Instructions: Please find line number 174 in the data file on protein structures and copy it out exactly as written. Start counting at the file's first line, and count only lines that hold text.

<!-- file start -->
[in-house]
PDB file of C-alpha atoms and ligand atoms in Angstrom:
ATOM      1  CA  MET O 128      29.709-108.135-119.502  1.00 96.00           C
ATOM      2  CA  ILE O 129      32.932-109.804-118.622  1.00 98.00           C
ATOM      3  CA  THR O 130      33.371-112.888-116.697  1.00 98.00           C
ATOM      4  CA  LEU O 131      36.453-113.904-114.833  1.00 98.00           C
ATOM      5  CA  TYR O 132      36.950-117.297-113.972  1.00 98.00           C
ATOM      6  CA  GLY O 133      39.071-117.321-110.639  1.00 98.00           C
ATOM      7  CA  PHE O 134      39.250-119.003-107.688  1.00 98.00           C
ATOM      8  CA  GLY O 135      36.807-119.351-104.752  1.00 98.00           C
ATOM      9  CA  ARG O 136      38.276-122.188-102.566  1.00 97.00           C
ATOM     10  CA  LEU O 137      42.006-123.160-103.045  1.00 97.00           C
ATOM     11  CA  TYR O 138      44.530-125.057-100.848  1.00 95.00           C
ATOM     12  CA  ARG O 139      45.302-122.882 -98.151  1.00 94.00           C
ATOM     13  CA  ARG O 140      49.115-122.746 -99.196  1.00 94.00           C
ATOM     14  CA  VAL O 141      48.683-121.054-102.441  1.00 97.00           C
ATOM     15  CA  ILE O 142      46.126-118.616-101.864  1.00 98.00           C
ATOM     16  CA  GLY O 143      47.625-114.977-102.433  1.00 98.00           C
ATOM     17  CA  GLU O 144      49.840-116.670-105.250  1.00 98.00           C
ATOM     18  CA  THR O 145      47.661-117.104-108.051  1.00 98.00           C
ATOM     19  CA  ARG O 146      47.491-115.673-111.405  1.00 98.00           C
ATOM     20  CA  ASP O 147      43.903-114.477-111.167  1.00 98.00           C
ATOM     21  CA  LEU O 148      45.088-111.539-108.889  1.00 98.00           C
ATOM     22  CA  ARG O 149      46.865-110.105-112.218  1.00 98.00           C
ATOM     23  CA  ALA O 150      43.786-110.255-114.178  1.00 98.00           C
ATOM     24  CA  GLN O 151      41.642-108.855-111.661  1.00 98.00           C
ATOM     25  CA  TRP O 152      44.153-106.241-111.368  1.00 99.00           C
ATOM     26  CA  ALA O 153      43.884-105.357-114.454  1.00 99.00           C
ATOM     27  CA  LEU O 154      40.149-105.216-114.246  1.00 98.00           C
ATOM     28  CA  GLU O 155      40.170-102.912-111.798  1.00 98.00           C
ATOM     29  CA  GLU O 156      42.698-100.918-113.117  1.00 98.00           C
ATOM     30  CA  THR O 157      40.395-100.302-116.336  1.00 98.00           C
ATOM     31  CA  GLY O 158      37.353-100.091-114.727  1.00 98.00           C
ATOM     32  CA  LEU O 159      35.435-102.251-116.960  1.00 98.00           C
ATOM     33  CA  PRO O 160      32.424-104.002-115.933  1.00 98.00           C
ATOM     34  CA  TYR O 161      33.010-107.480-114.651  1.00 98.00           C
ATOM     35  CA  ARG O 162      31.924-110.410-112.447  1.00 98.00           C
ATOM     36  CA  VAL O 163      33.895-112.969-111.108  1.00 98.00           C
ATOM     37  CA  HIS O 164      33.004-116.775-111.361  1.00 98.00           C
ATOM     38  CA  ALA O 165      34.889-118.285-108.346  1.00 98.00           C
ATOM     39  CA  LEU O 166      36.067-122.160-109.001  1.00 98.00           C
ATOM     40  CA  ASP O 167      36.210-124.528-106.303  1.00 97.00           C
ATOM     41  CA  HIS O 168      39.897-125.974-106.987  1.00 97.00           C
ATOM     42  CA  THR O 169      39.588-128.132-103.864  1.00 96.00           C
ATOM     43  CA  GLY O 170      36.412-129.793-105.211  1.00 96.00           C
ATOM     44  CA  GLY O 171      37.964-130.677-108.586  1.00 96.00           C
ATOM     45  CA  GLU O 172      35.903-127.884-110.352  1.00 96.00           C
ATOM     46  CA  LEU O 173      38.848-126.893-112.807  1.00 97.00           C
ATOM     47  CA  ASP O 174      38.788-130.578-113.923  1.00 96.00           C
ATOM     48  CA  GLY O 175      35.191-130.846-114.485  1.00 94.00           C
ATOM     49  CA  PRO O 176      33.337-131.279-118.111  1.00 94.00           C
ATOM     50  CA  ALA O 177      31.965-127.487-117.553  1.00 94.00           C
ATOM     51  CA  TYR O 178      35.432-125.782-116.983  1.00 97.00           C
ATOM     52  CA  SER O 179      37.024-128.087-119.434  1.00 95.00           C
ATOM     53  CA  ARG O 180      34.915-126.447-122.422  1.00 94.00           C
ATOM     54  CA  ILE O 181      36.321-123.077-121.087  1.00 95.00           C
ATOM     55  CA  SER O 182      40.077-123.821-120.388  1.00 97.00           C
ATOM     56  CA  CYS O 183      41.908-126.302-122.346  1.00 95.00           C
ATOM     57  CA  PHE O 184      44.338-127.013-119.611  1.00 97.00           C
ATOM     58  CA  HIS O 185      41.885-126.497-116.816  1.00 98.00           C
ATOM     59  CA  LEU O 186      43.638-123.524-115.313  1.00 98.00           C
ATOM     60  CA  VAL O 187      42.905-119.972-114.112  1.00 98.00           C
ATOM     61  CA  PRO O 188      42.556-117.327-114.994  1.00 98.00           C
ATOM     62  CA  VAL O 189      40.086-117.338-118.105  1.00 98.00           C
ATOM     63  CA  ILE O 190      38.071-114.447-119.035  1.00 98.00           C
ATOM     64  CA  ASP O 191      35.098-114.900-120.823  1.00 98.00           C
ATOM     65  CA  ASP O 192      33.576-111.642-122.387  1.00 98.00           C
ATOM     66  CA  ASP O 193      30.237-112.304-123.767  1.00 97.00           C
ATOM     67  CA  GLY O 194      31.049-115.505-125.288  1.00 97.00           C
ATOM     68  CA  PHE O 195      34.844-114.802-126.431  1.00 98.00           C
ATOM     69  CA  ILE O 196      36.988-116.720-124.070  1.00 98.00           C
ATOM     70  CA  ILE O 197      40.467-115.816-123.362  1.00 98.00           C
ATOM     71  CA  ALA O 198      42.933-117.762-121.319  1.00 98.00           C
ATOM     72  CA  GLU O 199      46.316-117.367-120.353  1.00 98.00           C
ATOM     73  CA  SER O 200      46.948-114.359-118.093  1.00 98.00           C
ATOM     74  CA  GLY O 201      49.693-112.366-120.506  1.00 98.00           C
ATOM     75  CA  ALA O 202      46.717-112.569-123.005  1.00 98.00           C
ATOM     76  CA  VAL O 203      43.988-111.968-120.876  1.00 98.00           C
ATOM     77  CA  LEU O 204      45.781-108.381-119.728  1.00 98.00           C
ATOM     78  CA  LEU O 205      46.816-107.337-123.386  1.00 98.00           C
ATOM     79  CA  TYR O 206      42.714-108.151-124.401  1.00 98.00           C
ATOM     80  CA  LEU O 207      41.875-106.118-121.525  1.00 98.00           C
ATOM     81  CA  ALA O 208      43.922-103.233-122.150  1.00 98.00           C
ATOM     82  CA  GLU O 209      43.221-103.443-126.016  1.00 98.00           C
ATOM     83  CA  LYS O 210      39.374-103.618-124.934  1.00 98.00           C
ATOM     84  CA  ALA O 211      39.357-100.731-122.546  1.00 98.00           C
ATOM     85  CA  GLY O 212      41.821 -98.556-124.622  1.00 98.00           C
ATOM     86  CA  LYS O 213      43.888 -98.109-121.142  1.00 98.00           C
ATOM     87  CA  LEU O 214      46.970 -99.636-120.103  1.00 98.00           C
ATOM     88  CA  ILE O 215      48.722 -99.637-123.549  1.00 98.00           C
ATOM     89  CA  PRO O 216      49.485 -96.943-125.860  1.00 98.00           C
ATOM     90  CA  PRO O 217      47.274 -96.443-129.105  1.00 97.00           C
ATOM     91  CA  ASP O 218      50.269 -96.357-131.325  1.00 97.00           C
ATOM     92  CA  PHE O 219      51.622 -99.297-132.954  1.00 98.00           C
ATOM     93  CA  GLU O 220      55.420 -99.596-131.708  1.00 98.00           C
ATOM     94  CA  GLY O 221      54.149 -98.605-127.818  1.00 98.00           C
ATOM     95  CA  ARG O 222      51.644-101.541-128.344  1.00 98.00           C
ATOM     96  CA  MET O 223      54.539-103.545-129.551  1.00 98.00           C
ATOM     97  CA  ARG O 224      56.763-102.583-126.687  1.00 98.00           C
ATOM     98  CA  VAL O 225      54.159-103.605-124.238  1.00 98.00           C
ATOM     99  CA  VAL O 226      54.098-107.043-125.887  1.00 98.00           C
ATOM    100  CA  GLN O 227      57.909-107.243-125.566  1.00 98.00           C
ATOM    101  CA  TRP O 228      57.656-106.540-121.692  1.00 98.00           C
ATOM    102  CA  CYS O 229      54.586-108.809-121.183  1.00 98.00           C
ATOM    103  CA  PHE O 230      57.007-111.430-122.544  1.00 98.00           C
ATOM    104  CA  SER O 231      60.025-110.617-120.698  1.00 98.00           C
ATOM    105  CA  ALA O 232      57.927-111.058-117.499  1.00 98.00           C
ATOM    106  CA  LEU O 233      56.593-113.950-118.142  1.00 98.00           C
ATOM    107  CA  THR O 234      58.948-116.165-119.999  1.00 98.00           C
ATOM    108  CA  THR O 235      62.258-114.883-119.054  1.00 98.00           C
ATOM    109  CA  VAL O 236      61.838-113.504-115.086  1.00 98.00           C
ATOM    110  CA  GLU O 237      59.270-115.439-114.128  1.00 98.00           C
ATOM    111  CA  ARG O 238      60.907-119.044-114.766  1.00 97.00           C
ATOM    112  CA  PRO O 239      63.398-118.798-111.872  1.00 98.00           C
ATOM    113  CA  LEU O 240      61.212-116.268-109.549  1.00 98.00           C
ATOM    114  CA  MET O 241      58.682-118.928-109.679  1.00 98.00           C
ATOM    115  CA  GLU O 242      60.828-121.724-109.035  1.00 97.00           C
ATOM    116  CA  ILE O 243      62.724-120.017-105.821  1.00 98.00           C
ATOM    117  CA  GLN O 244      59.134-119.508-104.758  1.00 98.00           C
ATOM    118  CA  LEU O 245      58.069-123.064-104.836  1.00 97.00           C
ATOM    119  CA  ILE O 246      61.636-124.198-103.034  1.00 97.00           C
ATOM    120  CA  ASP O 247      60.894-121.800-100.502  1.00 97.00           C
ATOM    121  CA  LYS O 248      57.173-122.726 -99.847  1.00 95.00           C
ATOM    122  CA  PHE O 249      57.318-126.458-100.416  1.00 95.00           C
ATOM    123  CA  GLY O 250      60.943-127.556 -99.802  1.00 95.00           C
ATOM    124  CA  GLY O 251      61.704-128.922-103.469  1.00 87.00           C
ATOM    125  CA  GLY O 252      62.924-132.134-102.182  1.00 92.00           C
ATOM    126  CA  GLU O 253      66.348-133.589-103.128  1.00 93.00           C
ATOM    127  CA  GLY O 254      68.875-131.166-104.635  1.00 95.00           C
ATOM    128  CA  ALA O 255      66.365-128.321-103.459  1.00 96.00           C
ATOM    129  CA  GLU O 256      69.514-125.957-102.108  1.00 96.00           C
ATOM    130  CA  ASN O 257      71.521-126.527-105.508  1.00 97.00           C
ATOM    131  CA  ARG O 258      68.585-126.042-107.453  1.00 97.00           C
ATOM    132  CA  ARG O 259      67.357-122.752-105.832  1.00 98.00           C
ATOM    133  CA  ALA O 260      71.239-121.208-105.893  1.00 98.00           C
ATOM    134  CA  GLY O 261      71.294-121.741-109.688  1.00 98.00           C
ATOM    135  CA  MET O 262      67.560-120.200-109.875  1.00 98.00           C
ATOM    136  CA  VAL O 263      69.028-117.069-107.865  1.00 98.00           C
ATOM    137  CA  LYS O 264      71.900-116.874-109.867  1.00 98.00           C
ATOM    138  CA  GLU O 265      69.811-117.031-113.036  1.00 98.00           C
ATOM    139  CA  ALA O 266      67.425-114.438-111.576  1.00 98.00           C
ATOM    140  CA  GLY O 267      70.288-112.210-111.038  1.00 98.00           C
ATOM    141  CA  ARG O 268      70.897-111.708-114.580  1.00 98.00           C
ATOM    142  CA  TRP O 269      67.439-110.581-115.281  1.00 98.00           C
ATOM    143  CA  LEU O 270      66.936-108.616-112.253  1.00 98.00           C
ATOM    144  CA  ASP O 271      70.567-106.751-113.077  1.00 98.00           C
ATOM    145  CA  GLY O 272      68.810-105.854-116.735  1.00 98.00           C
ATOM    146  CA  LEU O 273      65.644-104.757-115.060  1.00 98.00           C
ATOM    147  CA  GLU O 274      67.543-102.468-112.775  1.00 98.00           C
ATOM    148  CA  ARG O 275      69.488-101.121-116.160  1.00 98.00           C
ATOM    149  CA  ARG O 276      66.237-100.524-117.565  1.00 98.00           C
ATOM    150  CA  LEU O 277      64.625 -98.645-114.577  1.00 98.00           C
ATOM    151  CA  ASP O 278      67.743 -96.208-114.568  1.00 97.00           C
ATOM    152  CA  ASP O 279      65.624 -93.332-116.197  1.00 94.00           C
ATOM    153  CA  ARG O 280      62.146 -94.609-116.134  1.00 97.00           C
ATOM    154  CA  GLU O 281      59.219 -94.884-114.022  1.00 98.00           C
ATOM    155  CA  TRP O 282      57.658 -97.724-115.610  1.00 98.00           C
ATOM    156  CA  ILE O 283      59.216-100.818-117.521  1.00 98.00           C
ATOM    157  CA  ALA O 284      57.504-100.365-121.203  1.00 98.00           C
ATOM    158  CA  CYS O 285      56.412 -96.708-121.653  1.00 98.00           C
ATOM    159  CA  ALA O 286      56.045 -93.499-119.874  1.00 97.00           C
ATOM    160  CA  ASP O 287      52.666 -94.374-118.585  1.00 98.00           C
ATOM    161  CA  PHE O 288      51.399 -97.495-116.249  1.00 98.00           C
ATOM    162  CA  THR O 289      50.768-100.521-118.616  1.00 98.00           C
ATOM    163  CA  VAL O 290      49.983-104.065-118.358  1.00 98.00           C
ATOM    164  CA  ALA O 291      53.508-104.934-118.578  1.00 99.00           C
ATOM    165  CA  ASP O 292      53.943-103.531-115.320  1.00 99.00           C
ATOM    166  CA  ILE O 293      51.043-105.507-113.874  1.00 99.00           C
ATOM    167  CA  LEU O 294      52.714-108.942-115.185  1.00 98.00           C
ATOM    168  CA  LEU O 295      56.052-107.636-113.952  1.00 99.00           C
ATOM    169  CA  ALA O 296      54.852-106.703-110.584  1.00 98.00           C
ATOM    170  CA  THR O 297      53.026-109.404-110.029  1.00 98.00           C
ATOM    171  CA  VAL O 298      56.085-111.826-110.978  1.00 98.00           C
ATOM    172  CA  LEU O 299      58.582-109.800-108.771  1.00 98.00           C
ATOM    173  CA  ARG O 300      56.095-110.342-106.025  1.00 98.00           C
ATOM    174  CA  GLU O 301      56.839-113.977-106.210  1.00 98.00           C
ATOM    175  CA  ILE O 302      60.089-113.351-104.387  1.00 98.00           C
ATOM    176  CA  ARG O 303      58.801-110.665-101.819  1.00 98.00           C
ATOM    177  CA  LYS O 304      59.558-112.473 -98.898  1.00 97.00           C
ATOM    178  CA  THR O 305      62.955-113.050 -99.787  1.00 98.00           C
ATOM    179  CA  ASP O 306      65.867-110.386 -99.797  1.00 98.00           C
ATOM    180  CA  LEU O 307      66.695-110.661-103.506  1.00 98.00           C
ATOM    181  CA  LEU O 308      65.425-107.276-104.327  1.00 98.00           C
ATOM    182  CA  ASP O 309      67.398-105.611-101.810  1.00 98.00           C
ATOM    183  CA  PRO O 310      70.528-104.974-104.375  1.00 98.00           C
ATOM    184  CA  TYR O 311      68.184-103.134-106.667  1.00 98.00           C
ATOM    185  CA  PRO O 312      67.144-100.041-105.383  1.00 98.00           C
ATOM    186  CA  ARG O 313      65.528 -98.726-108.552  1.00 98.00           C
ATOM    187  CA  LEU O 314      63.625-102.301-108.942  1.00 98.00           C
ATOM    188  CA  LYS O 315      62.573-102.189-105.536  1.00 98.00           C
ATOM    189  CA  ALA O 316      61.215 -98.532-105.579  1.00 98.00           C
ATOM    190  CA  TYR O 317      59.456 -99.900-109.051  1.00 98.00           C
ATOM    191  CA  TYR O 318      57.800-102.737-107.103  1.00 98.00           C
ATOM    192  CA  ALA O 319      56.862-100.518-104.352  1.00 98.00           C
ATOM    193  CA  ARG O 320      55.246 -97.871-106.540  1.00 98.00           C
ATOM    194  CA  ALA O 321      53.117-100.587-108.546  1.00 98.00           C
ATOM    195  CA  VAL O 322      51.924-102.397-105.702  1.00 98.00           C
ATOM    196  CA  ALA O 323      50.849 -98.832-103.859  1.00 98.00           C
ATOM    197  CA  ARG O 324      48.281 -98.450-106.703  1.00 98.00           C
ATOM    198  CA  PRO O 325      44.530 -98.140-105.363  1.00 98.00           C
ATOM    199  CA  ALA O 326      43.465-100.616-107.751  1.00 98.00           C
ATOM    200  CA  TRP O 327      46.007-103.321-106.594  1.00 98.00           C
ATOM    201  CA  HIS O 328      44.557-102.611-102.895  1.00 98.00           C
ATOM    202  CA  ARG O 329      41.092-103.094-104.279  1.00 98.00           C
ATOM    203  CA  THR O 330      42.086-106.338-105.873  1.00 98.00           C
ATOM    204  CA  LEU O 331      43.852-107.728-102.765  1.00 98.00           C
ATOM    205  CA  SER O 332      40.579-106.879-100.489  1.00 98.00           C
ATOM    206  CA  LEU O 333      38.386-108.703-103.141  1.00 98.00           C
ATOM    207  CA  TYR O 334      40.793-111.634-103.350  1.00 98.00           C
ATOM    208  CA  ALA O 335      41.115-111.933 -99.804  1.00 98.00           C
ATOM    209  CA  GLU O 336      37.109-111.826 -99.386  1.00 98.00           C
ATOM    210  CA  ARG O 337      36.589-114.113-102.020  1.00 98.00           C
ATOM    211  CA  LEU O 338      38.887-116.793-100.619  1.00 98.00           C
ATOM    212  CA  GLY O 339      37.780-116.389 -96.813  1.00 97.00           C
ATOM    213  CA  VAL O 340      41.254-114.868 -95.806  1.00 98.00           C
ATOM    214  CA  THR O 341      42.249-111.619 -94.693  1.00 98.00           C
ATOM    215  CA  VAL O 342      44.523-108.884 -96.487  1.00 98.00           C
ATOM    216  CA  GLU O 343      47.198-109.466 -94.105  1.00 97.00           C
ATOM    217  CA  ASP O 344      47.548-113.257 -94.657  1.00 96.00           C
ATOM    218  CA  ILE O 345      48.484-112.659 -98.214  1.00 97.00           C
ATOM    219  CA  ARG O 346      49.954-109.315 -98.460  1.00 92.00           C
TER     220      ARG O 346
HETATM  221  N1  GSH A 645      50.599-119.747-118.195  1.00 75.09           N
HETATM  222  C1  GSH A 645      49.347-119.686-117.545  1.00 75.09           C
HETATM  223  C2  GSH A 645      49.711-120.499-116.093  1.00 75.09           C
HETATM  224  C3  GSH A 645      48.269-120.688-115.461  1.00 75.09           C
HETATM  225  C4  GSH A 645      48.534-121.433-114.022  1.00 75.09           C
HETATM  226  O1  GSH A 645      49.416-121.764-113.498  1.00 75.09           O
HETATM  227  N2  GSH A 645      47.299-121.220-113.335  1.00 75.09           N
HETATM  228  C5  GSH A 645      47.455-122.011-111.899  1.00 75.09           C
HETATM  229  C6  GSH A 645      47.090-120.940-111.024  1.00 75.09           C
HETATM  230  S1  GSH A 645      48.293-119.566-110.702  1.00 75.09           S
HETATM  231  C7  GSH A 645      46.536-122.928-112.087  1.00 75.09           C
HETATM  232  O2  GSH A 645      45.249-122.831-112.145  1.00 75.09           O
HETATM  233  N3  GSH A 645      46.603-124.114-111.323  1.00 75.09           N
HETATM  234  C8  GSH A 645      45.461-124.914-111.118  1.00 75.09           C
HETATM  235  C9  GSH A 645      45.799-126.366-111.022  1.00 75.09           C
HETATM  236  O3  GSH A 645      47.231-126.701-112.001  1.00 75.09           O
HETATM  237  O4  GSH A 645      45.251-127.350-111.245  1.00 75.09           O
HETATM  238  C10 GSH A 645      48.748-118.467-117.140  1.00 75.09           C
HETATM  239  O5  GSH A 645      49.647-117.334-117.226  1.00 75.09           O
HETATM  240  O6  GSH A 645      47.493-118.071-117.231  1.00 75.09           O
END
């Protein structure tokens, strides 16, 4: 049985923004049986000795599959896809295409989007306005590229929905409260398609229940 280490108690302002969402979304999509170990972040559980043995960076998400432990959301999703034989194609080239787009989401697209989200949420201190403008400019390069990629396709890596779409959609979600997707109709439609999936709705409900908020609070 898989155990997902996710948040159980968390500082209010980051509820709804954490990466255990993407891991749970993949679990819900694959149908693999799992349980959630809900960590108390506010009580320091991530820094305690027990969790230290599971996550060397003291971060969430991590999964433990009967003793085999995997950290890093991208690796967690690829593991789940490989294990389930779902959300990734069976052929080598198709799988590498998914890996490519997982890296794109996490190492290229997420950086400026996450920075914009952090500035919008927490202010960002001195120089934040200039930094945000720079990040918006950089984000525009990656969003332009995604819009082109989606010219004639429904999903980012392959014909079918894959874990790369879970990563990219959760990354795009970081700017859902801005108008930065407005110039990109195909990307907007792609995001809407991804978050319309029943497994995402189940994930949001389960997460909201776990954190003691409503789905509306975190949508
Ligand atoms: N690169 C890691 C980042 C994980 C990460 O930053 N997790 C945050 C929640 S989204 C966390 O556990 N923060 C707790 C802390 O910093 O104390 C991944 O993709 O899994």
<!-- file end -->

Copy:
ATOM    172  CA  LEU O 299      58.582-109.800-108.771  1.00 98.00           C